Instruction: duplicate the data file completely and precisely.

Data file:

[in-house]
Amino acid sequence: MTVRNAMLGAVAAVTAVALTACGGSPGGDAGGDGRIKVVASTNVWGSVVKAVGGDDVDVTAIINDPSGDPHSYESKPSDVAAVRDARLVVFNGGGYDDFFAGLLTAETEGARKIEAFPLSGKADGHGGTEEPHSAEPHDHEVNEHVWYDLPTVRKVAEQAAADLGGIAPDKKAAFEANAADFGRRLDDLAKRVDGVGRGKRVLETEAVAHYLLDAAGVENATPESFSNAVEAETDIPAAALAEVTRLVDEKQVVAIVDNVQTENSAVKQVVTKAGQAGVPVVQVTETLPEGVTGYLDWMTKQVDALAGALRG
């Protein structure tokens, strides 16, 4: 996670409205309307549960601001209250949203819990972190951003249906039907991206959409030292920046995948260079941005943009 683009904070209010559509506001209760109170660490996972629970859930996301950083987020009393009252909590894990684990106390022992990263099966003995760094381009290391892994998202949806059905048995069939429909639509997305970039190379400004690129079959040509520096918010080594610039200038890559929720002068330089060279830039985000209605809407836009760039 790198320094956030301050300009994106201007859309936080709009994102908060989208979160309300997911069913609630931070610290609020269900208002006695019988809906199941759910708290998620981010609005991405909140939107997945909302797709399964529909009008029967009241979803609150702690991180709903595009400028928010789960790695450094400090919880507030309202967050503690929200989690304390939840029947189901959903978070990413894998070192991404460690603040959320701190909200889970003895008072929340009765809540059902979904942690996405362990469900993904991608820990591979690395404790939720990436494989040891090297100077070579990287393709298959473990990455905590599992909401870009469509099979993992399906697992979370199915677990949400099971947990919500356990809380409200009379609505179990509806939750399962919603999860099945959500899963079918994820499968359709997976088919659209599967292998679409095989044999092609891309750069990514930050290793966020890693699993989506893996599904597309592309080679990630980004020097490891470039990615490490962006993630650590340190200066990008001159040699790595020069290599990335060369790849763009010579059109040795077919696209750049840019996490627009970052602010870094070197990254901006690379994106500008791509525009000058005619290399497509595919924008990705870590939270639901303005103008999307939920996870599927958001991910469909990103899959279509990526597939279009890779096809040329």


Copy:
[in-house]
Amino acid sequence: MTVRNAMLGAVAAVTAVALTACGGSPGGDAGGDGRIKVVASTNVWGSVVKAVGGDDVDVTAIINDPSGDPHSYESKPSDVAAVRDARLVVFNGGGYDDFFAGLLTAETEGARKIEAFPLSGKADGHGGTEEPHSAEPHDHEVNEHVWYDLPTVRKVAEQAAADLGGIAPDKKAAFEANAADFGRRLDDLAKRVDGVGRGKRVLETEAVAHYLLDAAGVENATPESFSNAVEAETDIPAAALAEVTRLVDEKQVVAIVDNVQTENSAVKQVVTKAGQAGVPVVQVTETLPEGVTGYLDWMTKQVDALAGALRG
């Protein structure tokens, strides 16, 4: 996670409205309307549960601001209250949203819990972190951003249906039907991206959409030292920046995948260079941005943009 683009904070209010559509506001209760109170660490996972629970859930996301950083987020009393009252909590894990684990106390022992990263099966003995760094381009290391892994998202949806059905048995069939429909639509997305970039190379400004690129079959040509520096918010080594610039200038890559929720002068330089060279830039985000209605809407836009760039 790198320094956030301050300009994106201007859309936080709009994102908060989208979160309300997911069913609630931070610290609020269900208002006695019988809906199941759910708290998620981010609005991405909140939107997945909302797709399964529909009008029967009241979803609150702690991180709903595009400028928010789960790695450094400090919880507030309202967050503690929200989690304390939840029947189901959903978070990413894998070192991404460690603040959320701190909200889970003895008072929340009765809540059902979904942690996405362990469900993904991608820990591979690395404790939720990436494989040891090297100077070579990287393709298959473990990455905590599992909401870009469509099979993992399906697992979370199915677990949400099971947990919500356990809380409200009379609505179990509806939750399962919603999860099945959500899963079918994820499968359709997976088919659209599967292998679409095989044999092609891309750069990514930050290793966020890693699993989506893996599904597309592309080679990630980004020097490891470039990615490490962006993630650590340190200066990008001159040699790595020069290599990335060369790849763009010579059109040795077919696209750049840019996490627009970052602010870094070197990254901006690379994106500008791509525009000058005619290399497509595919924008990705870590939270639901303005103008999307939920996870599927958001991910469909990103899959279509990526597939279009890779096809040329």